The Khmer sanctuary of Heuane Hin is worth a visit and is located in Ban Dongdokmai right on the Mekong and 66 kilometers south of Savannakhet. Nearby is the ancient That Phon Pagoda dating back to the 8th century as part of the mythical kingdom of Sikhottabong. Further south stretches the relatively unknown Boloven Plateau, where in the eastern parts there are still remnants of the Vietnam War along the infamous Ho Chi Minh Trail. Treks and excursions to local hilltribe villages are easy to arrange and are much more rewarding than visits to the overrun Akha villages of Muong Sing in Luang Nam Tha Province.

We have to give honorable credit to David Unkovitch to supply a low-cost Laos Guide Map for 175 baht - a piece that will endure many years to come, of soft and hard adventure travel in the land of a million elephants. Furthermore, the map would be a highly recommended addition to the information kit for all the delegates of the upcoming ASEAN Tourism Forum that will be hosted in Vientiane January 30 - February 7, 2004.

For further information, please contact the web site www.GT-Rider.com or Reinhard Hohler, GMS Media Travel Consultant, by
e-mail [email protected]

The shadowy life of the gender benders

Story and photos by Chin Raitamkul and Supansa Sumanakrit

Among the drift of air in the winter night, the light from many cars passed me by at Thapae Gate, where transvestite prostitutes earn their livelihood. They are regarded as beautiful flowers, but they are actually just made out of plastic.

I stopped at a restaurant where I met Nui, who has lived with husbands from three different countries. Nui talked about her job, and that she did not take it too seriously, but was mainly hanging out with her friends. She added that she was happy when going out with someone, as she, at the same time, could make some extra money.

Bargaining between a transvestite and a potential customer.

While she was talking to me, she glanced at someone passing by, shouting “Hey! Boy free for you. Come on!” She immediately walked towards a guy whom she found very attractive, I noticed. It was amazing that in a fraction of a second of that first sight could make her attracted to someone she did not know before.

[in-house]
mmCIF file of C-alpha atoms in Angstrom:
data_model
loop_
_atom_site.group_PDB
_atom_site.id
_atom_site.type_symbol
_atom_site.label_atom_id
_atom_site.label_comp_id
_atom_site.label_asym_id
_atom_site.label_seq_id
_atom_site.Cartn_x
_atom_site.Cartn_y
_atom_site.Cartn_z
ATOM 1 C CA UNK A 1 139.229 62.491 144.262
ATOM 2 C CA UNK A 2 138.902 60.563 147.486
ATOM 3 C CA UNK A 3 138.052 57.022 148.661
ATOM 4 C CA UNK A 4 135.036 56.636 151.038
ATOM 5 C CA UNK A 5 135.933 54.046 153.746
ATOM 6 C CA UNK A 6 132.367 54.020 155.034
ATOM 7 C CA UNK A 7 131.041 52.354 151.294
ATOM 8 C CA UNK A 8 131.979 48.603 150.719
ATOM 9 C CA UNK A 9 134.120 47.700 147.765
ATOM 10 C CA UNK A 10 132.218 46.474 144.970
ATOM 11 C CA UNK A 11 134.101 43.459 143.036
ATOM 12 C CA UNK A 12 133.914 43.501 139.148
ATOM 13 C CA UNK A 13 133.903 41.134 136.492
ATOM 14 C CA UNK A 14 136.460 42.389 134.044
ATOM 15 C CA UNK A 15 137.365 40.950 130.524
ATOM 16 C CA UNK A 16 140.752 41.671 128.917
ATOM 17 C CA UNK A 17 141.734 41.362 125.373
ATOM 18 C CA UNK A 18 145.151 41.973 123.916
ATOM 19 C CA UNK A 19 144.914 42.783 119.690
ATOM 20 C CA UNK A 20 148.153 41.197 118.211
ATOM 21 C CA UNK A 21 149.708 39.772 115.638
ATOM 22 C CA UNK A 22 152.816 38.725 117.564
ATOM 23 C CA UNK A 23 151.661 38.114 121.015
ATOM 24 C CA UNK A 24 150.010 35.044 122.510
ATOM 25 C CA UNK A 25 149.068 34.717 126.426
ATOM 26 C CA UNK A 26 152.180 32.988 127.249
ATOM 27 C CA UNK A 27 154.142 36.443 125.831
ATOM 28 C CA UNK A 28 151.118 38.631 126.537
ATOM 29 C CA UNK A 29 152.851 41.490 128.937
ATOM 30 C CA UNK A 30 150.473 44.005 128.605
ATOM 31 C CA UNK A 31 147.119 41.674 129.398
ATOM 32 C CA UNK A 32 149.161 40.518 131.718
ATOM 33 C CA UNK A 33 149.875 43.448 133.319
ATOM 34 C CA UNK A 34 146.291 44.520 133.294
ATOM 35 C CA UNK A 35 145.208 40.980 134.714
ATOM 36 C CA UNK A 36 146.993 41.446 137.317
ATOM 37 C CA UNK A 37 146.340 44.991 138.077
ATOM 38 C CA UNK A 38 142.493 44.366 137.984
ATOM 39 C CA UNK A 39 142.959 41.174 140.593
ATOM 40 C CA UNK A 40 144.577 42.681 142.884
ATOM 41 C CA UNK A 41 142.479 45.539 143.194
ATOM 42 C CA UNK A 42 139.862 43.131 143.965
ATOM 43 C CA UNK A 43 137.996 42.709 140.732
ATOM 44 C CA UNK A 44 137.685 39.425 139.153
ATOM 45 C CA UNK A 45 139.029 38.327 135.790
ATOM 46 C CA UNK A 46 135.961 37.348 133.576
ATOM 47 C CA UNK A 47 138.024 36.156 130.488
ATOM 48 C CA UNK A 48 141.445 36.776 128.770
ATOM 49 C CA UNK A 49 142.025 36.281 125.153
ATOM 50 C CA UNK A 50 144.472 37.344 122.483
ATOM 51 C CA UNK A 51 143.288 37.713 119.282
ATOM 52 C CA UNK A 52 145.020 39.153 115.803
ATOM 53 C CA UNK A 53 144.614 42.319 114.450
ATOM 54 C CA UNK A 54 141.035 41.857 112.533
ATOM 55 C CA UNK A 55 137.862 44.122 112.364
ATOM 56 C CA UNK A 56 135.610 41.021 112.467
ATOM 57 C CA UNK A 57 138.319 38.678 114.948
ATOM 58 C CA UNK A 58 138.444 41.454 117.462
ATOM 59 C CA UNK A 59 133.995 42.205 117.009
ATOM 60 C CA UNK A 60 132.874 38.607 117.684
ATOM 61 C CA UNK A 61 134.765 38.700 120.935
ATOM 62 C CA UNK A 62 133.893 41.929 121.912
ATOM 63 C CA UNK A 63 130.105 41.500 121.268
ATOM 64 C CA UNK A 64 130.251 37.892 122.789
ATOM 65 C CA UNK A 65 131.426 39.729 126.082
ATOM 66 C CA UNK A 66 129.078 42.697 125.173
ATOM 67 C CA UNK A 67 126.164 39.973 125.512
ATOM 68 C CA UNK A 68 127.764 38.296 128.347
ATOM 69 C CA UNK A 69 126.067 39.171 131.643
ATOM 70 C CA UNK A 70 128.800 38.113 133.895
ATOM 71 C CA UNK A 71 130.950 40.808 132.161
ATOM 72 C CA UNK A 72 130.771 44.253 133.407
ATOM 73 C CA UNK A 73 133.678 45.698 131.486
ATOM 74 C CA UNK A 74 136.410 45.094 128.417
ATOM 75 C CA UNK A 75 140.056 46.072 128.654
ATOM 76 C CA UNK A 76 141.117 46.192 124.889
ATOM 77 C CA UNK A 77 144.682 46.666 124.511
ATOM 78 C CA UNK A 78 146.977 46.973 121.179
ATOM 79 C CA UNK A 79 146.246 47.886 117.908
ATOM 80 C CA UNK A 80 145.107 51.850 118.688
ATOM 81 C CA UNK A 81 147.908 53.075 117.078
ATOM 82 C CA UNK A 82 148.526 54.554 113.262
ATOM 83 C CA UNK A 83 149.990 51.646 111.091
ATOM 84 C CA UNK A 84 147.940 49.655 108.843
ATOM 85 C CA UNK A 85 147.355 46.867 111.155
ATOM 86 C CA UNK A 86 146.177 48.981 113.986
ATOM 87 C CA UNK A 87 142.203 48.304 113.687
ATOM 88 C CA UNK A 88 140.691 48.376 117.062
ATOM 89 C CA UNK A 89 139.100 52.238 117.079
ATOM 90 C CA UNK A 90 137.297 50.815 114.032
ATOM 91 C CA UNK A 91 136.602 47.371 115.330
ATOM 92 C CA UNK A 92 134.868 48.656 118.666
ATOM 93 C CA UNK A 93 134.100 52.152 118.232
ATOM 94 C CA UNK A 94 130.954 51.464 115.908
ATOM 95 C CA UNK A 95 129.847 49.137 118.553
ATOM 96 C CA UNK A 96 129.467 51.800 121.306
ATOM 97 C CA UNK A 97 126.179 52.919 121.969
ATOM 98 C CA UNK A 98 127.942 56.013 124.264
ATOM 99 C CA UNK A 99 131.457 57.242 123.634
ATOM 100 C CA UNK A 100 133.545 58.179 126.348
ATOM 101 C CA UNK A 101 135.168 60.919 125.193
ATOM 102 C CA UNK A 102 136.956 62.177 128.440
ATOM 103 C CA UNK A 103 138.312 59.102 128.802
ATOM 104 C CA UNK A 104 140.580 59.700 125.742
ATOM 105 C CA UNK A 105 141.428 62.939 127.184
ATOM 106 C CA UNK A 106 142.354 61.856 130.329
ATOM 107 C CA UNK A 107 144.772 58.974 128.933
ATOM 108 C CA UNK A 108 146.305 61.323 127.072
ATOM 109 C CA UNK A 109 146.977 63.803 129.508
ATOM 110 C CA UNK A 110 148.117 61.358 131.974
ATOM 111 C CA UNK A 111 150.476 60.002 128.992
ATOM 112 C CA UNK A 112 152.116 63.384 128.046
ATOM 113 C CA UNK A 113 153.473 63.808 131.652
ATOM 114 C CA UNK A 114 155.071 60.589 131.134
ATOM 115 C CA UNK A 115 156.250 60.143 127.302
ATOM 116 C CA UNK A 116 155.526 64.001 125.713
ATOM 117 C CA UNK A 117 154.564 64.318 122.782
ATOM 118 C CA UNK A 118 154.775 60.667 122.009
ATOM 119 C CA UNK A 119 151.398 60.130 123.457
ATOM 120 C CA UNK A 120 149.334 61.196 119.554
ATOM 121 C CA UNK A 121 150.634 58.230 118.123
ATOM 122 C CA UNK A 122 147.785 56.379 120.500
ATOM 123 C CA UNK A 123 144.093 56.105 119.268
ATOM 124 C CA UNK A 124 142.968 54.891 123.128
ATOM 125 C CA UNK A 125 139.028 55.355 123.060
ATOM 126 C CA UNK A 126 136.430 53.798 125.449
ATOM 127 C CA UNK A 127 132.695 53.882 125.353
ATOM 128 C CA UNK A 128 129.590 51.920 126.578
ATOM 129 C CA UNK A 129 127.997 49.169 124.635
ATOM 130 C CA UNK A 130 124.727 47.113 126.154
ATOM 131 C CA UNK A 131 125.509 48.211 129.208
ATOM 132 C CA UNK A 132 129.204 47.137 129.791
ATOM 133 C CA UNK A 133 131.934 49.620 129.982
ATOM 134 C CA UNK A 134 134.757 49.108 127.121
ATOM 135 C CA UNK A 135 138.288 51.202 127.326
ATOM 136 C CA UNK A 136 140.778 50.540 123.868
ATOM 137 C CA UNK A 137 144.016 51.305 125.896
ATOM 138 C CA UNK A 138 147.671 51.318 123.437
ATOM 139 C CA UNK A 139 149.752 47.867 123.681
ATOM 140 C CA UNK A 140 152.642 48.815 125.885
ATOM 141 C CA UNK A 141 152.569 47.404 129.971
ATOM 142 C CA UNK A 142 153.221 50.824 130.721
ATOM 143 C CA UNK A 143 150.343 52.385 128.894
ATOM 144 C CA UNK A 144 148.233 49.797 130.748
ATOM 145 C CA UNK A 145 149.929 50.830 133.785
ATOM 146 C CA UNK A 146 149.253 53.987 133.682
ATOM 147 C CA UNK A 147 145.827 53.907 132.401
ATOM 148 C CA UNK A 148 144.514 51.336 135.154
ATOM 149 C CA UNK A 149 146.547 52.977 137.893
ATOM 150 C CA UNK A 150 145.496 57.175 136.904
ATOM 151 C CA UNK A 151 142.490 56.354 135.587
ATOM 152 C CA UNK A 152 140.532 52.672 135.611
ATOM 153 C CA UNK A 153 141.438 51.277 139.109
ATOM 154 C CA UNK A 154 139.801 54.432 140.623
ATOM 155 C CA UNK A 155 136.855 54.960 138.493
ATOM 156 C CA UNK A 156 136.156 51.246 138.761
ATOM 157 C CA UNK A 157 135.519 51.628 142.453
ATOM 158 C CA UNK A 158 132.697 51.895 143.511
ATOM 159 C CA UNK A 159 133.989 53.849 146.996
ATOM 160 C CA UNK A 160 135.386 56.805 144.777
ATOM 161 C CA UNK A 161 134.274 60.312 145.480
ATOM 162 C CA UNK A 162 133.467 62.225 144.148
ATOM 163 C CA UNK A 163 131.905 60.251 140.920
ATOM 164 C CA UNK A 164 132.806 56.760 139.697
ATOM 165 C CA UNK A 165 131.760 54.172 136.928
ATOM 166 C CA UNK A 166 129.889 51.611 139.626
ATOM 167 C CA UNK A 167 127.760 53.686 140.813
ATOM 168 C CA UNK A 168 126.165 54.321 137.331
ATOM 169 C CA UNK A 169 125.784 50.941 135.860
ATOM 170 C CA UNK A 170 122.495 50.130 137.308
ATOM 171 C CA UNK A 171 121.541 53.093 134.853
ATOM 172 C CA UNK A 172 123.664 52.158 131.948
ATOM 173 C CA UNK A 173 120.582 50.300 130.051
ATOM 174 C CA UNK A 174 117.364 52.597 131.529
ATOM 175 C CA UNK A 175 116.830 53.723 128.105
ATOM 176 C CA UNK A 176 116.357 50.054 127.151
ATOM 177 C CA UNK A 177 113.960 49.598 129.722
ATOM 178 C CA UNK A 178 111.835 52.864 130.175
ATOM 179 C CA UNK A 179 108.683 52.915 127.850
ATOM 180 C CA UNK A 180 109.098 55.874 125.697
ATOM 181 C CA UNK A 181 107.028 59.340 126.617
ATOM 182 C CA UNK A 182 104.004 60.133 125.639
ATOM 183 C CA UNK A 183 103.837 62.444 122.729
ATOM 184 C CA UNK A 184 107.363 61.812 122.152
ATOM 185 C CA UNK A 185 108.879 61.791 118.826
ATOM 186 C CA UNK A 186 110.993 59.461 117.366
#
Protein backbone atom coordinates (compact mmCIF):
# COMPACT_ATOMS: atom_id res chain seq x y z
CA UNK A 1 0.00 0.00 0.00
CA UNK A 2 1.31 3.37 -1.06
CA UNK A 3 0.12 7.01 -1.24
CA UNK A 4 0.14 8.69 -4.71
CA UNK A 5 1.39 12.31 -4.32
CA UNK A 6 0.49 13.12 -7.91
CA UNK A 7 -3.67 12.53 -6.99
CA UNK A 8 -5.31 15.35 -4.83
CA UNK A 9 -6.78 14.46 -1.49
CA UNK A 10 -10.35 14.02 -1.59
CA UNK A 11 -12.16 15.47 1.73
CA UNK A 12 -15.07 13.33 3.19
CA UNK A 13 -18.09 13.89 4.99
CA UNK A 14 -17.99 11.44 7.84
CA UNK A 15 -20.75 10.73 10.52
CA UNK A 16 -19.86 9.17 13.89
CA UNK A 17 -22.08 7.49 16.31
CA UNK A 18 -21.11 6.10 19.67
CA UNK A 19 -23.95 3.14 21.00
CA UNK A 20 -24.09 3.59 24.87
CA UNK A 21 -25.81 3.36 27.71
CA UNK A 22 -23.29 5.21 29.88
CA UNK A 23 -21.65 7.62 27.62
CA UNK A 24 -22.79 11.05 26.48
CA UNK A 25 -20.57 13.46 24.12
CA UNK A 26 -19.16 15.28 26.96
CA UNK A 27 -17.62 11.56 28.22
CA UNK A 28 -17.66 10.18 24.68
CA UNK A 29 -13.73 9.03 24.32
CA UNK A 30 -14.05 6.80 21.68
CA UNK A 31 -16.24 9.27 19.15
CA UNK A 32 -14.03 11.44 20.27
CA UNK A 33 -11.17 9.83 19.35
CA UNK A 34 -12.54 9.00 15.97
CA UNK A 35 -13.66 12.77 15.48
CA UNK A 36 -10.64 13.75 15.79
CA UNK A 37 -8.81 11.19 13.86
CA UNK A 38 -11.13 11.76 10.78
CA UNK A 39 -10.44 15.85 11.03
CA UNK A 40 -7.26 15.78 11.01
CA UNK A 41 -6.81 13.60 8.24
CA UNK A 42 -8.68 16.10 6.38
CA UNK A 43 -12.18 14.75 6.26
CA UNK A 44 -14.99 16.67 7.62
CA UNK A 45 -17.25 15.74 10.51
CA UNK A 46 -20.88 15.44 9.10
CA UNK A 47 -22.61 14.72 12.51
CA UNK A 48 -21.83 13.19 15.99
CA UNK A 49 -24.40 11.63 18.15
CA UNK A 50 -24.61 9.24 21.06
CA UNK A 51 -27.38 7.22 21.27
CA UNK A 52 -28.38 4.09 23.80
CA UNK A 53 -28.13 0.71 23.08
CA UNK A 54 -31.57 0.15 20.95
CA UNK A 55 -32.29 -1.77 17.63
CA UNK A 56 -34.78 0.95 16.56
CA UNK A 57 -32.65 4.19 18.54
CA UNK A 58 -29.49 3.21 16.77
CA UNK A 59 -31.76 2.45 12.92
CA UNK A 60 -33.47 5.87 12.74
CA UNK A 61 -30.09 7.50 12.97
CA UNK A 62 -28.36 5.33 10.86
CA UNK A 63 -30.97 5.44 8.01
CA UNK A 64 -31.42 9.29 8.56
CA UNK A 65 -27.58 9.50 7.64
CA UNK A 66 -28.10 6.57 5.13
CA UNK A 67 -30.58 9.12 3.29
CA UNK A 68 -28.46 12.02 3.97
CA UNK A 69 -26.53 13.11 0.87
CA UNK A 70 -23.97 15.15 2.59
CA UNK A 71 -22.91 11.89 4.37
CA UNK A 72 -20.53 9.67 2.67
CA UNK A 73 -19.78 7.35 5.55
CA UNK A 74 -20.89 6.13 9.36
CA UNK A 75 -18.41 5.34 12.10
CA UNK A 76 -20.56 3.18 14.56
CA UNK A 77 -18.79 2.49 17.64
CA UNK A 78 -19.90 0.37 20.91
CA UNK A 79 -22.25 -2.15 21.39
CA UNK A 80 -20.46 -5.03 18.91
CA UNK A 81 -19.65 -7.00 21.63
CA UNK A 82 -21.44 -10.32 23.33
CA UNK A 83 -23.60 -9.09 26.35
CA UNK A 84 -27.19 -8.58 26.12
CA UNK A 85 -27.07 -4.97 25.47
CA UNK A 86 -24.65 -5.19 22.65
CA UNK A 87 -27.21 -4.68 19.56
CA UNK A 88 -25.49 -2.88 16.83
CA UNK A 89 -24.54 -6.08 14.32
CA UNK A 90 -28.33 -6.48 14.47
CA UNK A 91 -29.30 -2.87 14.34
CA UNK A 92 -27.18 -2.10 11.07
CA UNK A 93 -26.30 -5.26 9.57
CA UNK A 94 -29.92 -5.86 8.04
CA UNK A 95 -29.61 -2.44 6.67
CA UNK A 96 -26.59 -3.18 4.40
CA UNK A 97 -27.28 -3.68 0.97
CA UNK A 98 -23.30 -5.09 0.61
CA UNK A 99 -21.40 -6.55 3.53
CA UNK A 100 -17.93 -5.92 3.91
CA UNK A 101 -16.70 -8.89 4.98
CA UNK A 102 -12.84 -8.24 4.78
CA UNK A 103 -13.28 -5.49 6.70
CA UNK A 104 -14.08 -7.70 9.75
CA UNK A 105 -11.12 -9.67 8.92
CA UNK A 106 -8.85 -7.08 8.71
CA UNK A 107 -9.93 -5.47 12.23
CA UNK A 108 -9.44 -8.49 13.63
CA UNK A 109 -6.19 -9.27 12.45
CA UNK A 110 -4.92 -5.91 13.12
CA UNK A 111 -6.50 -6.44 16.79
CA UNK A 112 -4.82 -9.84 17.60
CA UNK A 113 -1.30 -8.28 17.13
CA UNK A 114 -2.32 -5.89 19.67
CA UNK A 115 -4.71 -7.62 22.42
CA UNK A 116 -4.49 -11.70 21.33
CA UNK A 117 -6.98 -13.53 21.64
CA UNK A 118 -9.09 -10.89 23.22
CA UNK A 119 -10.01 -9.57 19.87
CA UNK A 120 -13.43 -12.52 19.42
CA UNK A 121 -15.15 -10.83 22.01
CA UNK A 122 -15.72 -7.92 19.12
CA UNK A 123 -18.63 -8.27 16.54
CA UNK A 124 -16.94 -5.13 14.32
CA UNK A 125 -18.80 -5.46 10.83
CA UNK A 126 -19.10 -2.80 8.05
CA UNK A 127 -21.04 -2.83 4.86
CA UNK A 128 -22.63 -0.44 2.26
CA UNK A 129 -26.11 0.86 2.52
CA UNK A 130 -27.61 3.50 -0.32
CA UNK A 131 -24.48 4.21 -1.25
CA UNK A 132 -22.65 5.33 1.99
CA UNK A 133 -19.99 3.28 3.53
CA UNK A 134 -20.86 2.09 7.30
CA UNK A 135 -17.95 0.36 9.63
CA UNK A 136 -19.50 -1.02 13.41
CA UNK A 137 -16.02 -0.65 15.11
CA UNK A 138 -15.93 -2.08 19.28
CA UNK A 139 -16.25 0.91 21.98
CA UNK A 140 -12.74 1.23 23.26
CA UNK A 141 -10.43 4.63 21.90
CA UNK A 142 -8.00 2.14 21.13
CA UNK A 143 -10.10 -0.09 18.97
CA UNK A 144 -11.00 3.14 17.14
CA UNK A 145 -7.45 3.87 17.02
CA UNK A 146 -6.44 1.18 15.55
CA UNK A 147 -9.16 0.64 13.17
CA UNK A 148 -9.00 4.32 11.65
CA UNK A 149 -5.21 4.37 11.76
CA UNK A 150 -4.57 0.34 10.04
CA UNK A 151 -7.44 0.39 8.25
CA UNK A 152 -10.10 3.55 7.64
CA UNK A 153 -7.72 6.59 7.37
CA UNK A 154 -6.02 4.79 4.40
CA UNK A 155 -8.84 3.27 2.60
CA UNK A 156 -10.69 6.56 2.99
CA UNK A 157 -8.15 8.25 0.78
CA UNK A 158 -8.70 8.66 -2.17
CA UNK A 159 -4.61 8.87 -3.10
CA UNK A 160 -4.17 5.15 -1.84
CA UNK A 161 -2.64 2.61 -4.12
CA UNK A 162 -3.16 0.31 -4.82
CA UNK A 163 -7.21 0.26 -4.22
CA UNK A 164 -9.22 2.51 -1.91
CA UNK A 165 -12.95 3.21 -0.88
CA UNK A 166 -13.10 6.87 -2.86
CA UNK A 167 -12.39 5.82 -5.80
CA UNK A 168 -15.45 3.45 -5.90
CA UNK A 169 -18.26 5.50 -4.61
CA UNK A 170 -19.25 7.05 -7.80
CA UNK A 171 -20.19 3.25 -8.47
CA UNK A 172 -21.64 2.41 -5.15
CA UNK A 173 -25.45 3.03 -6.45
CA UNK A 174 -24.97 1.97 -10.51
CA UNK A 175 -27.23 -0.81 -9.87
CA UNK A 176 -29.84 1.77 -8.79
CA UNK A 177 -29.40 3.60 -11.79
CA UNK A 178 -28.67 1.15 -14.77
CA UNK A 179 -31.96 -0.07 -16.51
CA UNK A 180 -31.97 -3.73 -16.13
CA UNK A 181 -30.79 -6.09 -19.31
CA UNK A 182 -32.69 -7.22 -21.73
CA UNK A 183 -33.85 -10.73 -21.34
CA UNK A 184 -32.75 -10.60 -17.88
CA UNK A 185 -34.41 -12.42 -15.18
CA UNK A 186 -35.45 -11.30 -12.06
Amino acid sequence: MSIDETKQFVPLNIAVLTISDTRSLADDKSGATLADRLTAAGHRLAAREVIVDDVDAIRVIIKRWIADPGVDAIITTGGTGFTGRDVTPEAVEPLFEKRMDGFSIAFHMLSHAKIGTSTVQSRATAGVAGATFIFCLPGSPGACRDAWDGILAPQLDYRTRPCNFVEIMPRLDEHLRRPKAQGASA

After their arrest, there are no transvestites left on Loi Kroh Road.

I left the restaurant hoping to understand and get more insight, but regrettably rarely found cooperation. While I was walking back, my hopes were raised again. I saw an old man sitting in front of another restaurant. He was a fortuneteller who was acquainted with the transvestite prostitutes since they had worked in the same area for a long time. “During the day they won’t go out, but rather stay at a cheap rented room, paying probably only 100 baht. They only start working at night,” said the fortuneteller. He also introduced me to Pat, and I hoped that she could help me achieve understanding.

Thapae Road, a main area where transvestite prostitutes roam.

Pat has never had gender reassignment surgery, because she was afraid of the pain, and didn’t want to be like her friends who became demented after having the operation. She was 27 years old, and probably had experienced much during her time as a transvestite.

Pat talked about her life before becoming a transvestite prostitute, and that she had graduated from a vocational college of hospitality. She used to work in various jobs in hotels, or in many salons as a beautician. She found that it was not easy to express what she really felt inside, her real identity.

The fortuneteller at Thapae Gate, familiar with transvestites in this area.

As a result of that frustration, she began work at a Gay Bar, before starting to look for customers on her own, mostly at Thapae Gate and Loy Klor Road. Her customers were both Thai and foreigners; however, paying a different fee: foreigners 500 baht, but Thais only 300 baht.

My next question might have shocked her but I wanted to reflect on those aspects, and how she really felt when giving sex. She grinned and said the feeling was really different from real women. The sexual emotion would be aroused by the customer she liked. This, to me, illustrated that she was not happy every time despite being paid for her services.

I spent about an hour talking with Pat. I asked what her highest objective was in life. She immediately answered that she wanted to take care of her parents as much as she could. “I have given up love, just being a transvestite is a life of sin,” she said.

I was surprised when I was went back to my car, that there were no transvestites left. Then I noticed that there was a white van, approaching from Kotchasarn Road, with big letters showing “Tourist Police”. I was confident that they must have arrested the transvestites, and I followed the van. It stopped at the Muang District Police Station. One of the undercover police told me they have to control them so that they do not disturb foreign tourists, or create a bad image for Thailand. However, after releasing them, they all went straight back to their ‘beat’. They could do that, as they had committed only a minor crime. After paying a small fine, they were released.

I returned home with many questions still unanswered. Whenever the social rule limits people’s lives who are not like ordinary people, it results in physical and mental pressure. Do they have any place in our society? Even though it was confirmed that Thai society accepts transvestites, and much more, it was still an ambiguous fact that they were considered deviates.